Recommend security capabilities or controls to mitigate identified risks


Increasingly, employees have more access to create, manage, and share data across a broad spectrum of platforms and services. In most cases, organizations have limited resources and tools to identify and mitigate organization-wide risks while also meeting compliance requirements and employee privacy standards. These risks may include data theft by departing employees and data leaks of information outside your organization by accidental oversharing or malicious intent.

The top priority should be to proactively identify and address risks that could impact your organization's service infrastructure and their data. In addition, a robust risk management program is necessary to meet contractual obligations. Each risk management activity will have outputs that will feed the next phase, as shown in the diagram below:

Diagram that shows risk management process activities.

Let's use as an example a scenario where you're the Cybersecurity Architect that is recommending security capabilities and controls to mitigate the identified risks.

  • During the Identification of the risks, you found a production subscription that has ten Azure Storage accounts that are widely open to the Internet.
  • During the Assessment phase, you determined that five of these storage accounts have low impact in case of compromise. The low impact was because they do not contain important information. However, you found five other storage accounts that could have a high impact in case of compromise.
  • The Response for the first five is to tolerate the risk while the other five will need to be improved by adding technical controls to mitigate the risk.

In this case technical controls include:

  • Require secure transfer (HTTPS) to the storage account
  • Lock storage account to prevent accidental or malicious deletion or configuration changes
  • Use Azure Active Directory (Azure AD) to authorize access to blob data
  • Disable anonymous public read access to containers and blobs
  • Configure the minimum required version of Transport Layer Security (TLS) for a storage account.
  • Enable firewall rules
  • Enable Defender for Storage

As part of the Monitoring and Reporting phase, ensure that the storage account has diagnostic logging enabled. Also ensure that Microsoft Defender for Cloud is enabled on the subscription level for continuous assessment of storage accounts as well as security recommendations.

Risk mitigations should be evaluated case-by-case based on those parameters mentioned above, which also includes the type of threat. If during the Identification it was established that there's a high probably that Windows VMs with management port open could be compromised by RDP Brute Force Attack, then you need to mitigate this risk, and one technical control that can reduce the attack vector is Defender for Servers feature called Just-in-Time VM access.

Defender for Cloud provides a list of security controls organized in a top-down approach that can help you to use a priority list to address security recommendations. As you remediate all security recommendations that belong to a security control, you'll see an increase in your overall security score, which means you're improving your security posture. The example below shows the Secure management ports security control expanded with three recommendations that needs to be addressed.

Diagram that shows secure management ports.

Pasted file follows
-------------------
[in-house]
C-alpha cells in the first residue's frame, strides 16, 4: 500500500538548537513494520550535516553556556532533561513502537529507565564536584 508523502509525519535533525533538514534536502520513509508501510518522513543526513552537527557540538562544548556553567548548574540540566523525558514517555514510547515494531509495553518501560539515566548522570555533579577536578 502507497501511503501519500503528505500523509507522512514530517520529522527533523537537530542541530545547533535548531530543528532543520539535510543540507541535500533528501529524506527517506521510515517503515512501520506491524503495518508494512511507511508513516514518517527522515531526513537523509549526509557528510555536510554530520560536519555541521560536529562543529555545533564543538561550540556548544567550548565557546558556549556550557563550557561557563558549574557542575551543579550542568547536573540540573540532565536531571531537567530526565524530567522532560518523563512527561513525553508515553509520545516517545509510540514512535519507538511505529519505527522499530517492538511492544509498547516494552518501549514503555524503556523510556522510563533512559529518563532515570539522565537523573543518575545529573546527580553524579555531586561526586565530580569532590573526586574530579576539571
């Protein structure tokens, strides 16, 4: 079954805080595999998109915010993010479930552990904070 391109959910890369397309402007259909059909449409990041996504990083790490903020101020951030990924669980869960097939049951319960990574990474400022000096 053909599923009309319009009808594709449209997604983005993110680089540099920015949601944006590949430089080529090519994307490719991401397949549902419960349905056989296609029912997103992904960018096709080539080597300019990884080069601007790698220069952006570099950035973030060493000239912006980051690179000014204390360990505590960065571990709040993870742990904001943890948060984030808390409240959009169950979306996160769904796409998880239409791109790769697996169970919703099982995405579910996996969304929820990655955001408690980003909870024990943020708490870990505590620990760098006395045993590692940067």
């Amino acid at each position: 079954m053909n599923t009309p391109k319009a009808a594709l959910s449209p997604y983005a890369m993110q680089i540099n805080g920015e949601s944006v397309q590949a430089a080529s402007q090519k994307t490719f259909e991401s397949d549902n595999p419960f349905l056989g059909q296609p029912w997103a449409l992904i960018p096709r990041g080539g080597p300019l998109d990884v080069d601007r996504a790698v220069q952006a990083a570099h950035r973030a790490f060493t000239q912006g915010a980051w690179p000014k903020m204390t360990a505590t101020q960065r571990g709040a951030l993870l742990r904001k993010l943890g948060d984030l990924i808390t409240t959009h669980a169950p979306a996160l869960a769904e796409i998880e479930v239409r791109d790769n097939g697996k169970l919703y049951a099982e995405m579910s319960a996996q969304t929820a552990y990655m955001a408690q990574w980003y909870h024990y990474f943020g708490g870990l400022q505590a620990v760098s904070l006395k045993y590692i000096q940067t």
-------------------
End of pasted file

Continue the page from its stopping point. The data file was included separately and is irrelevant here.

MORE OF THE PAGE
Once all three are remediated, you'll receive eight points in your secure score, as shown in the Max score column. There are also security controls that will suggest the implementation of a security capability, for example the security control Protect applications against DDoS attacks shown below, suggests the enablement of WAF to mitigate this risk.

Screenshot of a remediation to protect applications against DDoS attacks.

You can also use Azure Security Benchmark to identify the resources that are in risk enable security capabilities to mitigate these risks based on the remediation steps suggested by the benchmark, as shown in the example below:

Diagram that shows customer responsibility.

Notice that in this scenario, you have a security control called DP-3 Encrypt sensitive data in transit, and within this control, you have a series of security recommendations for different workloads (storage account, web applications, VMs and servers). The advantage of this approach is that you're mitigating a specific scenario, which is the encryption of sensitive data in transit, and you're looking at this scenario across different workloads.

As a cybersecurity architect, you need to select the appropriate security capability for a given risk. For certain scenarios that may mean the addition of a new service.

Let's use as an example of a scenario where a company needs to provide customized remote access to employees based on a series of conditions, including limiting access upon an abnormal behavior. Although most users have a normal behavior that can be tracked, when they fall outside of this norm it could be risky to allow them to just sign in.

In scenarios like this, you may want to block that user or maybe just ask them to perform multifactor authentication to prove that they really are who they say they are. To address this risk, you can use Azure AD Conditional Access and use the Sign-in risk-based Conditional Access policy.

There are also the scenarios that you'll need to select the appropriate security control for a given risk and in this case the security control may be just hardening the current resource. An example could be to reduce the risk on of an attacker compromise a database by hardening the database and enabling security controls such as Transparent Data Encryption (TDE). This enables you to encrypt data at rest without changing existing applications.